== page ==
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Contractors working on behalf of the City of Toronto clean up branches left by the ice storm in North York on Friday. (Fernando Morales/The Globe and Mail)
Contractors working on behalf of the City of Toronto clean up branches left by the ice storm in North York on Friday. (Fernando Morales/The Globe and Mail)

Wynne says gift card circulation flawed but necessary Add to ...

Handing out grocery store gift cards to people whose food spoiled when their homes lost power in the ice storm was flawed, but it was better than doing nothing, Premier Kathleen Wynne said.

The provincial government's program, which by the end of day on Friday distributed $835,000 in gift cards to more than 8,500 people, was criticized because the supply ran out several times and had no method of making sure those who got the cards actually did not have enough money to replace the lost groceries.

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Ms. Wynne said on Friday her government had expected only $200,000 worth of gift cards would be needed, but the amount more than quadrupled.

"From my perspective, we've helped. Was it perfect? No, it wasn't. But we knew that the demand was going to outstrip supply," she told The Globe and Mail in an interview at her Queen's Park office. "Critics who are looking at the situation, if you follow their line of thought in many cases, [they think] it would have been better to do nothing. I just don't believe that. I do not believe it would have been better not to try to help."

The cards were meant for only the neediest - those who were without power for an extended period and could not afford to replace rotting food. But the province had no way to ensure all those who got them qualified.

Ms. Wynne said applying a test to determine income would have slowed the distribution.

"There was an honour component to this ... and to put in place a needs assessment, that would have been a really burdensome administrative process. That was not going to work, because this had to happen quickly," she said.

The central problem, Ms. Wynne said, was that there were not enough cards in Ontario, and more had to be shipped in from the Maritimes and Manitoba.

"There were some issues around logistics that we hadn't necessarily anticipated. There weren't enough cards physically in Ontario," she said. "Whether we could fix them in another situation, I don't know, but we at least would know about that. I had no idea. It hadn't crossed my mind that there wouldn't be enough cards in Ontario."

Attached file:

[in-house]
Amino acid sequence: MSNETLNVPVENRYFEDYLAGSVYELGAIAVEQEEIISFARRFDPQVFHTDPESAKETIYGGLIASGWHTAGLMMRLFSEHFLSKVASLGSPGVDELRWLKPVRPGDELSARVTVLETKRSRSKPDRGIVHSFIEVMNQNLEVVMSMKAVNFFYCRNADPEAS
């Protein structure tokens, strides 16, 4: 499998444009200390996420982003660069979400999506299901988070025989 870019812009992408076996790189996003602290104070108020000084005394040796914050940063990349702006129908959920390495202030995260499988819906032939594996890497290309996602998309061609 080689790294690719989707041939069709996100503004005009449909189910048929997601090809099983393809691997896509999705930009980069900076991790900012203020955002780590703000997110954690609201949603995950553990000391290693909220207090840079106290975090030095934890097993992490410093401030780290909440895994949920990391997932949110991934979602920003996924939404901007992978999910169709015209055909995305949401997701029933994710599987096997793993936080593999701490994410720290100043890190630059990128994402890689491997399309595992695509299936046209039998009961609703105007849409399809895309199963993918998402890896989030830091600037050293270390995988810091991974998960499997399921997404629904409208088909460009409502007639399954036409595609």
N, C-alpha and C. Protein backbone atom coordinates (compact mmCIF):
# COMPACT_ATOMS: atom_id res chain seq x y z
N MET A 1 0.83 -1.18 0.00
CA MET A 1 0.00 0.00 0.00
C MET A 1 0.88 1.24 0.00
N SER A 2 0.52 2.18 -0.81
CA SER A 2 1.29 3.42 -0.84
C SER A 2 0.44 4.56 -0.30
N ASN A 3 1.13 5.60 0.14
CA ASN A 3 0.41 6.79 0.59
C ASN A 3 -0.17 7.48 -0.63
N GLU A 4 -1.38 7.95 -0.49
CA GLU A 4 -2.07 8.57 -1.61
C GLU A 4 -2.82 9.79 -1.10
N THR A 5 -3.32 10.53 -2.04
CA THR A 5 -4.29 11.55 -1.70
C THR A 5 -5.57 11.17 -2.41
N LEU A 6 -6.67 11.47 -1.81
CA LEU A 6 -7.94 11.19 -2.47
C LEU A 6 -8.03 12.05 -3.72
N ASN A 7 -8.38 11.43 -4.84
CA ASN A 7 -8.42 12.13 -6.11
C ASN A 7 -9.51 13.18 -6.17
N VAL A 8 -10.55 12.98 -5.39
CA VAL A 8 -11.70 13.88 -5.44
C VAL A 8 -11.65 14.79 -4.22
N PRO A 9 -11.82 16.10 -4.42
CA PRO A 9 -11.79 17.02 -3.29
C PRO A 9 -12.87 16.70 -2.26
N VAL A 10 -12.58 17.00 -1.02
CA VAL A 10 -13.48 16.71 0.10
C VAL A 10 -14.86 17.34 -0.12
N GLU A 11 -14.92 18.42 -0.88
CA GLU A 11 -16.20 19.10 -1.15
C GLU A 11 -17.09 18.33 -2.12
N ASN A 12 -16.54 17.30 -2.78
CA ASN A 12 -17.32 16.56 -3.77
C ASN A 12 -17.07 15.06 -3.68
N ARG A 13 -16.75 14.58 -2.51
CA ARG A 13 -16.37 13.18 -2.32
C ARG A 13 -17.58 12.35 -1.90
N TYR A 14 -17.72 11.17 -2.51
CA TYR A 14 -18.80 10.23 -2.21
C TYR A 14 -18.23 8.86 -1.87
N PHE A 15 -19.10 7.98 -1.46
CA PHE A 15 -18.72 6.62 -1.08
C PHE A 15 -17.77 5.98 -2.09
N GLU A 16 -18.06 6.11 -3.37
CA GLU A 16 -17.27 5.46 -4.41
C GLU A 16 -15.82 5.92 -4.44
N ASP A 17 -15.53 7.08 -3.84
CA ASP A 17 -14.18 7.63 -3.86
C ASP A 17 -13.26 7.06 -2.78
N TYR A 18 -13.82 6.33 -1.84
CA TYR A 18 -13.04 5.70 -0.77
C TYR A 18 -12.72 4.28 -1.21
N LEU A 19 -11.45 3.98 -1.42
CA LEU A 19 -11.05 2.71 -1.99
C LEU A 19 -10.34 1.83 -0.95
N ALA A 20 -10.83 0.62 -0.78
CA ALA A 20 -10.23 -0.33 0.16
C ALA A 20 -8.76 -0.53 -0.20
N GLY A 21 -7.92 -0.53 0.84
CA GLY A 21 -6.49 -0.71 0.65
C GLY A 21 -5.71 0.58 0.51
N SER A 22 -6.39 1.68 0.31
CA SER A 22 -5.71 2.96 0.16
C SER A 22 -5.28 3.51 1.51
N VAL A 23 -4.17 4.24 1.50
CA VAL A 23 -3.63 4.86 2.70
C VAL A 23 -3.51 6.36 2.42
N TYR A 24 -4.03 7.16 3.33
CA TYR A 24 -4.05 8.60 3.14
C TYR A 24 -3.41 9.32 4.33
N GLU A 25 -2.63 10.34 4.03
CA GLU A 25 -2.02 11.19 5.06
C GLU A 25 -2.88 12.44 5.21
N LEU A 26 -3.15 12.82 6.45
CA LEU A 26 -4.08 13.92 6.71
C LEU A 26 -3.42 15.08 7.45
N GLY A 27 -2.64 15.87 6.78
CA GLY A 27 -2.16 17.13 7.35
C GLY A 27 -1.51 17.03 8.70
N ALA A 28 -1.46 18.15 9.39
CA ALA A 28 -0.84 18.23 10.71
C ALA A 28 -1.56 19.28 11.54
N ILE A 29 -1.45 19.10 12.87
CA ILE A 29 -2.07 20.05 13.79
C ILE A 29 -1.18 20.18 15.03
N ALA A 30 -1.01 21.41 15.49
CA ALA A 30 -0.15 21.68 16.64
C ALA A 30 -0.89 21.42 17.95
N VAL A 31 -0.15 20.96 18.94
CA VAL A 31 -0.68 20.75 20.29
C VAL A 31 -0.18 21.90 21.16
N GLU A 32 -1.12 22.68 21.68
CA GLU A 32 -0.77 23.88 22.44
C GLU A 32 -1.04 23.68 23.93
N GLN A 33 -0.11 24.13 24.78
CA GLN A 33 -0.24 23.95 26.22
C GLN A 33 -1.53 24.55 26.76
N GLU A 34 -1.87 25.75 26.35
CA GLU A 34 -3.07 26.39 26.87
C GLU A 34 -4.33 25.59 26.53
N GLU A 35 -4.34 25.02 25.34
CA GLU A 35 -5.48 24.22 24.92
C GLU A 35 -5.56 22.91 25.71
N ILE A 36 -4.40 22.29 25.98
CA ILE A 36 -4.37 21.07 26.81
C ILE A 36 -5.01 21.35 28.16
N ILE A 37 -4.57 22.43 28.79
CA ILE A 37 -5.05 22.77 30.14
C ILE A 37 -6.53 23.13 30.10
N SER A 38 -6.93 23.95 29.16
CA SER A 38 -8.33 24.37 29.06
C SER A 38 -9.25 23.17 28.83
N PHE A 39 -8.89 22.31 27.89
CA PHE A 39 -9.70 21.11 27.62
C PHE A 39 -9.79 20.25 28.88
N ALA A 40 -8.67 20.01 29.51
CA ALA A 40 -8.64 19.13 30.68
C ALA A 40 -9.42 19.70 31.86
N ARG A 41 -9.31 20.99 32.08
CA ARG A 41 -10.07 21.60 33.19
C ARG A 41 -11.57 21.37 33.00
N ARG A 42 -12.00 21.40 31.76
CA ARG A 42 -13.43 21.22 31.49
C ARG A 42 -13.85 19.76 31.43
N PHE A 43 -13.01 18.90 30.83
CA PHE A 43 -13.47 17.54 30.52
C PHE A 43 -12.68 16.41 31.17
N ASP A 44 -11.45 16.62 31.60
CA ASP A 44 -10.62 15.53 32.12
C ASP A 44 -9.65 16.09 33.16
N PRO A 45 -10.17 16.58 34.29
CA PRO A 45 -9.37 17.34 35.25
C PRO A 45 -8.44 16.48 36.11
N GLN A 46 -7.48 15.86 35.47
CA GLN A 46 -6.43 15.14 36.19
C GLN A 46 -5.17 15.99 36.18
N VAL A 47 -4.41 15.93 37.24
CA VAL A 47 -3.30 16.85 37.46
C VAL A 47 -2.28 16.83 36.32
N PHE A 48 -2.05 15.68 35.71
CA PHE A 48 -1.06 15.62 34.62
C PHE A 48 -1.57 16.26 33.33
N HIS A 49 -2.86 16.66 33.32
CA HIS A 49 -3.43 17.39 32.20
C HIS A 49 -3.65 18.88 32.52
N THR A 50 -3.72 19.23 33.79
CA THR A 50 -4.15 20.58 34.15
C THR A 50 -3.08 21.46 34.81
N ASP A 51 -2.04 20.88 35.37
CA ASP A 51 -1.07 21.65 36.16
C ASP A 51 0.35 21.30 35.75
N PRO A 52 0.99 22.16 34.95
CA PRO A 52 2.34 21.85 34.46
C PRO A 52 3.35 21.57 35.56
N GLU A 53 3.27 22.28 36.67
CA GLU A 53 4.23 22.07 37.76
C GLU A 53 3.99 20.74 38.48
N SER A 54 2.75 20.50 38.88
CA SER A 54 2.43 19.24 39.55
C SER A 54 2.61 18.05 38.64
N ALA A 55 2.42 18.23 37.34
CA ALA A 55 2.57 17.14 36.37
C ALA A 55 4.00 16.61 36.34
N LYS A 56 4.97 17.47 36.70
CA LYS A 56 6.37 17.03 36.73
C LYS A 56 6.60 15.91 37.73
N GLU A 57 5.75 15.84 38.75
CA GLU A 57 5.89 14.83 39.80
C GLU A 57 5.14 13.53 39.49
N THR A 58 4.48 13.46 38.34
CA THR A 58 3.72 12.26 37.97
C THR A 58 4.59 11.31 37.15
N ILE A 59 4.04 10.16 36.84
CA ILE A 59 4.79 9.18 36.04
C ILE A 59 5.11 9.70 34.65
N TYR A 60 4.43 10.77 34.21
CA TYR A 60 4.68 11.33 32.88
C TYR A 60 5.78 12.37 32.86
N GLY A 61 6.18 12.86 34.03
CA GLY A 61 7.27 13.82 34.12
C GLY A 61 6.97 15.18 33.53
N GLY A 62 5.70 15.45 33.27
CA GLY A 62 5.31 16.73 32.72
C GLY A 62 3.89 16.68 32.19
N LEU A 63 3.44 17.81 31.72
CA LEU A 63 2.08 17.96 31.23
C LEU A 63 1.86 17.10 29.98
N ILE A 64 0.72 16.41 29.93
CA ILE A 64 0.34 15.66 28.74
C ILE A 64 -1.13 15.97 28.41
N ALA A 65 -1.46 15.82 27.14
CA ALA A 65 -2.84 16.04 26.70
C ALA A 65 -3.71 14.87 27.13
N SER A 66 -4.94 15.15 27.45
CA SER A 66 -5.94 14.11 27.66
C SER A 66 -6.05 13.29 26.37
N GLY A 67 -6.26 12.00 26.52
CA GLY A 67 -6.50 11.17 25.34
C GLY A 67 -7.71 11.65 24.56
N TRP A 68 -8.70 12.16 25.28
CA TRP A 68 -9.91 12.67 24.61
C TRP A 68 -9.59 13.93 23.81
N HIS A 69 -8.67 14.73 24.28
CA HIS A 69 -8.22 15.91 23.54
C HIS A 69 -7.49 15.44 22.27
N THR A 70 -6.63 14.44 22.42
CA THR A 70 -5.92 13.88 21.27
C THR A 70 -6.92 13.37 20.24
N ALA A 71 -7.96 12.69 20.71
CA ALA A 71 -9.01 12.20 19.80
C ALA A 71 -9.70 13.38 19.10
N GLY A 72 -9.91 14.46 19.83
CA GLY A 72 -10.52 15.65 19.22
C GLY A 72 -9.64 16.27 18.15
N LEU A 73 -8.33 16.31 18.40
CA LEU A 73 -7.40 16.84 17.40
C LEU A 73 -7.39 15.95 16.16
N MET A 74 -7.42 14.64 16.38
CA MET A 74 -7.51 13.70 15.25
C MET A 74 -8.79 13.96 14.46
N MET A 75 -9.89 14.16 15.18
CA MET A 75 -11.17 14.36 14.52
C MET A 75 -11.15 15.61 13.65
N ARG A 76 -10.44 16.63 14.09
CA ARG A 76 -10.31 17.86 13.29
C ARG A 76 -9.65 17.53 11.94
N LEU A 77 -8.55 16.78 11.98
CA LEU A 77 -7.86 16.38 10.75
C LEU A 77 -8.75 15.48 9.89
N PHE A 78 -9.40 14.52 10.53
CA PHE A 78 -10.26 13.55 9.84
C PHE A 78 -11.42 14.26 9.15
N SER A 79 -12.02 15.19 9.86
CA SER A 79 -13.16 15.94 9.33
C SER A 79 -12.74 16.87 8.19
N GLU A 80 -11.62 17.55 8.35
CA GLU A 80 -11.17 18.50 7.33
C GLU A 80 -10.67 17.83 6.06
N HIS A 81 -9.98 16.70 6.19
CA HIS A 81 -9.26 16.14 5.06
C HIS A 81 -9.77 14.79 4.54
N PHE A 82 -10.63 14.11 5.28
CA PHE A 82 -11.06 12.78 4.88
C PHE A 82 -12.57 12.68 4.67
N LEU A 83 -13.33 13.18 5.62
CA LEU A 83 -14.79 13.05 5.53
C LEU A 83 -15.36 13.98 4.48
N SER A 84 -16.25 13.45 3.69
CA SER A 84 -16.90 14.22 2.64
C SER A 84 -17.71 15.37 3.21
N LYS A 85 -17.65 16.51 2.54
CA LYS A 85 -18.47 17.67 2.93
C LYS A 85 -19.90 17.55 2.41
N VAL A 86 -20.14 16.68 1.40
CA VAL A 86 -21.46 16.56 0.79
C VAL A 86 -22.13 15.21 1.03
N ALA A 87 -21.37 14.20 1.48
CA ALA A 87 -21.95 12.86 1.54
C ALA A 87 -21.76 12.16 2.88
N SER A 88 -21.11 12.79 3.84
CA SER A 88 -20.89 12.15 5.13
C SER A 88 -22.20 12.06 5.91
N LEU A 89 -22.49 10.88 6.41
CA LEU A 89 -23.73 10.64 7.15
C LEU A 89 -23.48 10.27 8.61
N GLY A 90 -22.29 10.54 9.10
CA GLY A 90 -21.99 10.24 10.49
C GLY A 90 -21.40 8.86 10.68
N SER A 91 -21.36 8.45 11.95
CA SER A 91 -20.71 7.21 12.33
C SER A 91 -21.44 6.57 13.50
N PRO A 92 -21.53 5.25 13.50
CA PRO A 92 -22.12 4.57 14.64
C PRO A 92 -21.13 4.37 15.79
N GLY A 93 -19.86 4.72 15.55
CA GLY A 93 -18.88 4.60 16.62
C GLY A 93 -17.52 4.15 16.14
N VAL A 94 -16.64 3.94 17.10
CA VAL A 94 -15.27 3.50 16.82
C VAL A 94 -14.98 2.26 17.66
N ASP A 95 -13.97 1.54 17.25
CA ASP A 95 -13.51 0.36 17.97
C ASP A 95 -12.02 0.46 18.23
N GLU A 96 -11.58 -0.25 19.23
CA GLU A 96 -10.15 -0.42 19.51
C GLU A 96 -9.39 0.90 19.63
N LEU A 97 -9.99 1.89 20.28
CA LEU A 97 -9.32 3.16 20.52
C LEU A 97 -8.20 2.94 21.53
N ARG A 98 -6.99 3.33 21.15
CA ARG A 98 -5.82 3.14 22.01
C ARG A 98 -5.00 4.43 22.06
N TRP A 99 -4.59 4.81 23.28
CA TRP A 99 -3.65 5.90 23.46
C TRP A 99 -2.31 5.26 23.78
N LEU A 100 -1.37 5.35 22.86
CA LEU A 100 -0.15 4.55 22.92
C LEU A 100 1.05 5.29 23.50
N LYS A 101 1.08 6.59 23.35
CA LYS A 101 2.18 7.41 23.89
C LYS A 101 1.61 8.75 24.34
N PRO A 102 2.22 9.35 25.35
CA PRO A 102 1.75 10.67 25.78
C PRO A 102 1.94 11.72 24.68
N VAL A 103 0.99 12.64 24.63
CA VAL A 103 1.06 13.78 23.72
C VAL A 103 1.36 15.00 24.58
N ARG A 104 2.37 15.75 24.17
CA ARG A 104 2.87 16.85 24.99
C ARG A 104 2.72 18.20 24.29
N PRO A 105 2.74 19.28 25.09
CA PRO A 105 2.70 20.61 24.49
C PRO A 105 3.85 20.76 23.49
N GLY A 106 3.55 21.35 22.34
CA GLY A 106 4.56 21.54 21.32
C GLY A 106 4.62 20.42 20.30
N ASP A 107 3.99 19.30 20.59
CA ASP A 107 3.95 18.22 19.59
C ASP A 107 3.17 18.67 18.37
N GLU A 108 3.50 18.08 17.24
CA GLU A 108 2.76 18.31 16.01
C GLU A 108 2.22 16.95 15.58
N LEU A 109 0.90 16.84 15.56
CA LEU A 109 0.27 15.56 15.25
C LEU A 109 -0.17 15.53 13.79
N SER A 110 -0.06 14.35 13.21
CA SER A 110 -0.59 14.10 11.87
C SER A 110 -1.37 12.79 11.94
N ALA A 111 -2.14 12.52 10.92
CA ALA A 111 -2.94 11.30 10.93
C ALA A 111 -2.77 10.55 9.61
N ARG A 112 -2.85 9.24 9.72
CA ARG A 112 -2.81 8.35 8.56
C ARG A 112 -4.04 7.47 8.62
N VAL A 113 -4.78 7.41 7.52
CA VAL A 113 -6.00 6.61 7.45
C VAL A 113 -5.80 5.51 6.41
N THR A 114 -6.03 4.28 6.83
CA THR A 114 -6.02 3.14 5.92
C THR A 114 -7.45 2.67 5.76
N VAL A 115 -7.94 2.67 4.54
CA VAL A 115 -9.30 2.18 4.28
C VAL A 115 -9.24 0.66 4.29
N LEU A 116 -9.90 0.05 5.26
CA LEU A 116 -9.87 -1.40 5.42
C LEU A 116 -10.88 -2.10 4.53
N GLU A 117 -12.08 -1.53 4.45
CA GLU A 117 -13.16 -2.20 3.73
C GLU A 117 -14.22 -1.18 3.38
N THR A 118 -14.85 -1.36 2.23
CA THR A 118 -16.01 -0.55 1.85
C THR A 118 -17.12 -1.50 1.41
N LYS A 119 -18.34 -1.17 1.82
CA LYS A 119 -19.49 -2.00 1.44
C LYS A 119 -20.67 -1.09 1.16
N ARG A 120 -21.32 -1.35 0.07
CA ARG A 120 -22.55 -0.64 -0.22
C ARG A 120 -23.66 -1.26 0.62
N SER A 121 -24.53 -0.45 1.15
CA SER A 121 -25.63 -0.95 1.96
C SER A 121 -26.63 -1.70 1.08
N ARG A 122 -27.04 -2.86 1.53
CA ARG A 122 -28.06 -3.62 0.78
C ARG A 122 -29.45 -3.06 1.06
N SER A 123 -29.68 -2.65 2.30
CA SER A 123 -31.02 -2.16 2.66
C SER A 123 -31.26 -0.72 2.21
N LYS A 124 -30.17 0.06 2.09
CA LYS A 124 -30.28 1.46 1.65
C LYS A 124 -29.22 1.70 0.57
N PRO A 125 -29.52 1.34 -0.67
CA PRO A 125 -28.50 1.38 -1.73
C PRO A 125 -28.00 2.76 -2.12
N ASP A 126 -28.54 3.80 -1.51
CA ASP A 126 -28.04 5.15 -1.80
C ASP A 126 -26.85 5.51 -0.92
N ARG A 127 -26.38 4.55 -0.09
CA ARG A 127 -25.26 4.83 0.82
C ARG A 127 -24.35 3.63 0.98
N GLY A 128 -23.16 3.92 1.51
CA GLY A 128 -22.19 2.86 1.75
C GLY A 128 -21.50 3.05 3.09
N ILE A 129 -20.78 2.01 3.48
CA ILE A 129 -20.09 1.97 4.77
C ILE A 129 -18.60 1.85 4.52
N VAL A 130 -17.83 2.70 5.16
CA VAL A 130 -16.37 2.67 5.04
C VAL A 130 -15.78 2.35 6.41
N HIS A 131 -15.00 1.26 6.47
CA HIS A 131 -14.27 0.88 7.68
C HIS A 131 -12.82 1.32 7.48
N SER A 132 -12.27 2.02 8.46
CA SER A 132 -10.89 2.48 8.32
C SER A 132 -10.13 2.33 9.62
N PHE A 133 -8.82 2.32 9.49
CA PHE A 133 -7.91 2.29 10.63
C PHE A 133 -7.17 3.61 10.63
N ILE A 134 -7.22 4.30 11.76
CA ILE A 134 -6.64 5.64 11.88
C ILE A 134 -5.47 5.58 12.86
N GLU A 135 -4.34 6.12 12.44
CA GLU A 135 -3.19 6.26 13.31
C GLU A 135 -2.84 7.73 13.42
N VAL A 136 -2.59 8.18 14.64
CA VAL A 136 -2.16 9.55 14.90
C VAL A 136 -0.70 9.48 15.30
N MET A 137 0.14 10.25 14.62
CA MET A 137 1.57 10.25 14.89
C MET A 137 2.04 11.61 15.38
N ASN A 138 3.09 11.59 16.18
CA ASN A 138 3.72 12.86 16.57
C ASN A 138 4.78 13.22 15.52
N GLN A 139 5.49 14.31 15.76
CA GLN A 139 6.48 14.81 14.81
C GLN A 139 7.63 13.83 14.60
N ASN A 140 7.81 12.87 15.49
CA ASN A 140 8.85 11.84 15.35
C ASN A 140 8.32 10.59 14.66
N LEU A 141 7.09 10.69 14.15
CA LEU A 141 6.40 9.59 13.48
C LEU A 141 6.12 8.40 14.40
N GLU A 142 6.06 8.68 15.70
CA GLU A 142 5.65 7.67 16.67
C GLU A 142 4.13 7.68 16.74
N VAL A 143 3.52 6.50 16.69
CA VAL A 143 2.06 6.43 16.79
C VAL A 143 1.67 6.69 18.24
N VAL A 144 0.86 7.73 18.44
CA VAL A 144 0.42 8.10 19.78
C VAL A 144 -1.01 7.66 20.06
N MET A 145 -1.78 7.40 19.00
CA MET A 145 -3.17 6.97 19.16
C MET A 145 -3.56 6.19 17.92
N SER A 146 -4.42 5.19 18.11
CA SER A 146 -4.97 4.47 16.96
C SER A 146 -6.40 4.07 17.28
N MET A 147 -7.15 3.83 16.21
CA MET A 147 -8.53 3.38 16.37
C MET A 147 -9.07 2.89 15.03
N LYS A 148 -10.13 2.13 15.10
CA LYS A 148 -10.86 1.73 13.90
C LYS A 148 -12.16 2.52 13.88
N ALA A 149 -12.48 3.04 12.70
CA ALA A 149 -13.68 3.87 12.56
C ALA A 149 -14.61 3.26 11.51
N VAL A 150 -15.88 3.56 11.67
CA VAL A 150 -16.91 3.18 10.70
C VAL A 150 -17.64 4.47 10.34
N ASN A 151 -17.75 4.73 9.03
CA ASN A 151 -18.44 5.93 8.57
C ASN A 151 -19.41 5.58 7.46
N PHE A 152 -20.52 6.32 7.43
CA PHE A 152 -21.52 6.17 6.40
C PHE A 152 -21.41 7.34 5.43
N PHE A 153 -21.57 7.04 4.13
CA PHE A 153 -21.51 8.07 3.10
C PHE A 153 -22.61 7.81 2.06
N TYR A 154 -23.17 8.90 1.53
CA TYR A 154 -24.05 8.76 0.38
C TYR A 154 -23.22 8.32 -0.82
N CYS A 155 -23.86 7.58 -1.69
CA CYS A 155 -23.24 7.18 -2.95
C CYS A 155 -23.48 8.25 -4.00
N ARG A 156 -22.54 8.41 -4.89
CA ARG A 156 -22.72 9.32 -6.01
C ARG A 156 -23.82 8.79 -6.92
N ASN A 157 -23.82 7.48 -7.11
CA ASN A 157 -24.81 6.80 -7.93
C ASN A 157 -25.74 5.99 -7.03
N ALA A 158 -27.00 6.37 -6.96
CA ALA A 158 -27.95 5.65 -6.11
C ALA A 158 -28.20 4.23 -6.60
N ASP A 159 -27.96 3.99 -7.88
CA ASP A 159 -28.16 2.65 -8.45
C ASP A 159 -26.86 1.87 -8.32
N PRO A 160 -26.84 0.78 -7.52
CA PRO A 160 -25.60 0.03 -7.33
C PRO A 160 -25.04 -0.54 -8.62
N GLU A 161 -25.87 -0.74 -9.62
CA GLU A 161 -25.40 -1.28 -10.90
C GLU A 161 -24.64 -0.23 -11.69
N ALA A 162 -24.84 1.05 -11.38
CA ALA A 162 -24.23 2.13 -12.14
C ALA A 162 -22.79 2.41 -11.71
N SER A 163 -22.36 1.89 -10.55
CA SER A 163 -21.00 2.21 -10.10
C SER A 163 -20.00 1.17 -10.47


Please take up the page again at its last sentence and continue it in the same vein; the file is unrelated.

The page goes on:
Many of the hundreds of people who came to the Golden Mile Employment and Social Services Centre in Scarborough on Friday left empty-handed when the cards ran out again at about 4 p.m., with dozens still in line.

People began arriving as early as 5 a.m. for the 8:30 opening. Many waited upwards of two hours to receive the cards for products including Shoppers Drug Mart and President's Choice.

Wayne Schaper, who was without power for three days, was one of the last people to receive a card. He had waited for about two hours and said he felt "very lucky" to go home with one. But he was sympathetic to those still in line.

"It's unfortunate that not everybody here who showed up gets one," he said.

Many people left looking frustrated. Norma Barrientos had come to line up over three days and was "really mad" that the cards were gone by the time she arrived after work.

Nicole Bower, who lives in the Scarborough area, waited for two hours to collect a $100 gift card for her family.

She described the experience as "disorganized and so inconvenient."

"It's a nice idea and I'm glad they're doing it, but it takes a huge commitment from us," Ms. Bower said.

But after a long wait, she received a voucher and said she felt "relieved" as she walked out of the busy mall, leaving hundreds still waiting.

Follow on Twitter: @adrianmorrow

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